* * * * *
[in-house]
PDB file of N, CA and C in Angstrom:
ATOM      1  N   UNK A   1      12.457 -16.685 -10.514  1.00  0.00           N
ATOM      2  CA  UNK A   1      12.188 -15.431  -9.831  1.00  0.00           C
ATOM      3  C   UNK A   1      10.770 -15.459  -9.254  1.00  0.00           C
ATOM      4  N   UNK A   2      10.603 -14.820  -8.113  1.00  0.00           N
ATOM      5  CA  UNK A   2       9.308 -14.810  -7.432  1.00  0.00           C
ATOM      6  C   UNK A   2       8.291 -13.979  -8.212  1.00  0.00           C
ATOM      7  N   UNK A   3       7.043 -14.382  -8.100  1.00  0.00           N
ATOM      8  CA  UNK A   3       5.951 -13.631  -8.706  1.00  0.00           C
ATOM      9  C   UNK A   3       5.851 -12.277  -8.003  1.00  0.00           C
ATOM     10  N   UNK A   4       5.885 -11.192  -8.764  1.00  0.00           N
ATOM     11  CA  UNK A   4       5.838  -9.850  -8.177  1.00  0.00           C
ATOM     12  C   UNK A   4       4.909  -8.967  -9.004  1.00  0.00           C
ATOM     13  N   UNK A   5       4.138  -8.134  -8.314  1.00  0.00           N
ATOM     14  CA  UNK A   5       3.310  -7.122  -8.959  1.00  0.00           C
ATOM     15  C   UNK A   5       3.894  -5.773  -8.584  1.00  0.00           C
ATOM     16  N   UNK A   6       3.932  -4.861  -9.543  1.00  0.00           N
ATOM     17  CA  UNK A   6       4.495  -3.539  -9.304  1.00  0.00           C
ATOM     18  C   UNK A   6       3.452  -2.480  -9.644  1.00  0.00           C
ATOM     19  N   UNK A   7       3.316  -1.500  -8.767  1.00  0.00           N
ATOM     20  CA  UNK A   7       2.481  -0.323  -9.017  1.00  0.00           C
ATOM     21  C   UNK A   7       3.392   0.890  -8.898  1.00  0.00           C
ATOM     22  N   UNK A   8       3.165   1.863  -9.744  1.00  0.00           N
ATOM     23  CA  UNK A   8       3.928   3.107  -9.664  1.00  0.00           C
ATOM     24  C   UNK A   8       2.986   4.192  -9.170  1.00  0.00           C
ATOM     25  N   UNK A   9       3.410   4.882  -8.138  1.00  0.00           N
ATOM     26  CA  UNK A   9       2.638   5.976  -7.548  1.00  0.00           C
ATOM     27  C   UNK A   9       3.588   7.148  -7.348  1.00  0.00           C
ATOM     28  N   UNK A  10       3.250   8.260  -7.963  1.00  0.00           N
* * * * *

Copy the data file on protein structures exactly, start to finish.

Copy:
[in-house]
PDB file of N, CA and C in Angstrom:
ATOM      1  N   UNK A   1      12.457 -16.685 -10.514  1.00  0.00           N
ATOM      2  CA  UNK A   1      12.188 -15.431  -9.831  1.00  0.00           C
ATOM      3  C   UNK A   1      10.770 -15.459  -9.254  1.00  0.00           C
ATOM      4  N   UNK A   2      10.603 -14.820  -8.113  1.00  0.00           N
ATOM      5  CA  UNK A   2       9.308 -14.810  -7.432  1.00  0.00           C
ATOM      6  C   UNK A   2       8.291 -13.979  -8.212  1.00  0.00           C
ATOM      7  N   UNK A   3       7.043 -14.382  -8.100  1.00  0.00           N
ATOM      8  CA  UNK A   3       5.951 -13.631  -8.706  1.00  0.00           C
ATOM      9  C   UNK A   3       5.851 -12.277  -8.003  1.00  0.00           C
ATOM     10  N   UNK A   4       5.885 -11.192  -8.764  1.00  0.00           N
ATOM     11  CA  UNK A   4       5.838  -9.850  -8.177  1.00  0.00           C
ATOM     12  C   UNK A   4       4.909  -8.967  -9.004  1.00  0.00           C
ATOM     13  N   UNK A   5       4.138  -8.134  -8.314  1.00  0.00           N
ATOM     14  CA  UNK A   5       3.310  -7.122  -8.959  1.00  0.00           C
ATOM     15  C   UNK A   5       3.894  -5.773  -8.584  1.00  0.00           C
ATOM     16  N   UNK A   6       3.932  -4.861  -9.543  1.00  0.00           N
ATOM     17  CA  UNK A   6       4.495  -3.539  -9.304  1.00  0.00           C
ATOM     18  C   UNK A   6       3.452  -2.480  -9.644  1.00  0.00           C
ATOM     19  N   UNK A   7       3.316  -1.500  -8.767  1.00  0.00           N
ATOM     20  CA  UNK A   7       2.481  -0.323  -9.017  1.00  0.00           C
ATOM     21  C   UNK A   7       3.392   0.890  -8.898  1.00  0.00           C
ATOM     22  N   UNK A   8       3.165   1.863  -9.744  1.00  0.00           N
ATOM     23  CA  UNK A   8       3.928   3.107  -9.664  1.00  0.00           C
ATOM     24  C   UNK A   8       2.986   4.192  -9.170  1.00  0.00           C
ATOM     25  N   UNK A   9       3.410   4.882  -8.138  1.00  0.00           N
ATOM     26  CA  UNK A   9       2.638   5.976  -7.548  1.00  0.00           C
ATOM     27  C   UNK A   9       3.588   7.148  -7.348  1.00  0.00           C
ATOM     28  N   UNK A  10       3.250   8.260  -7.963  1.00  0.00           N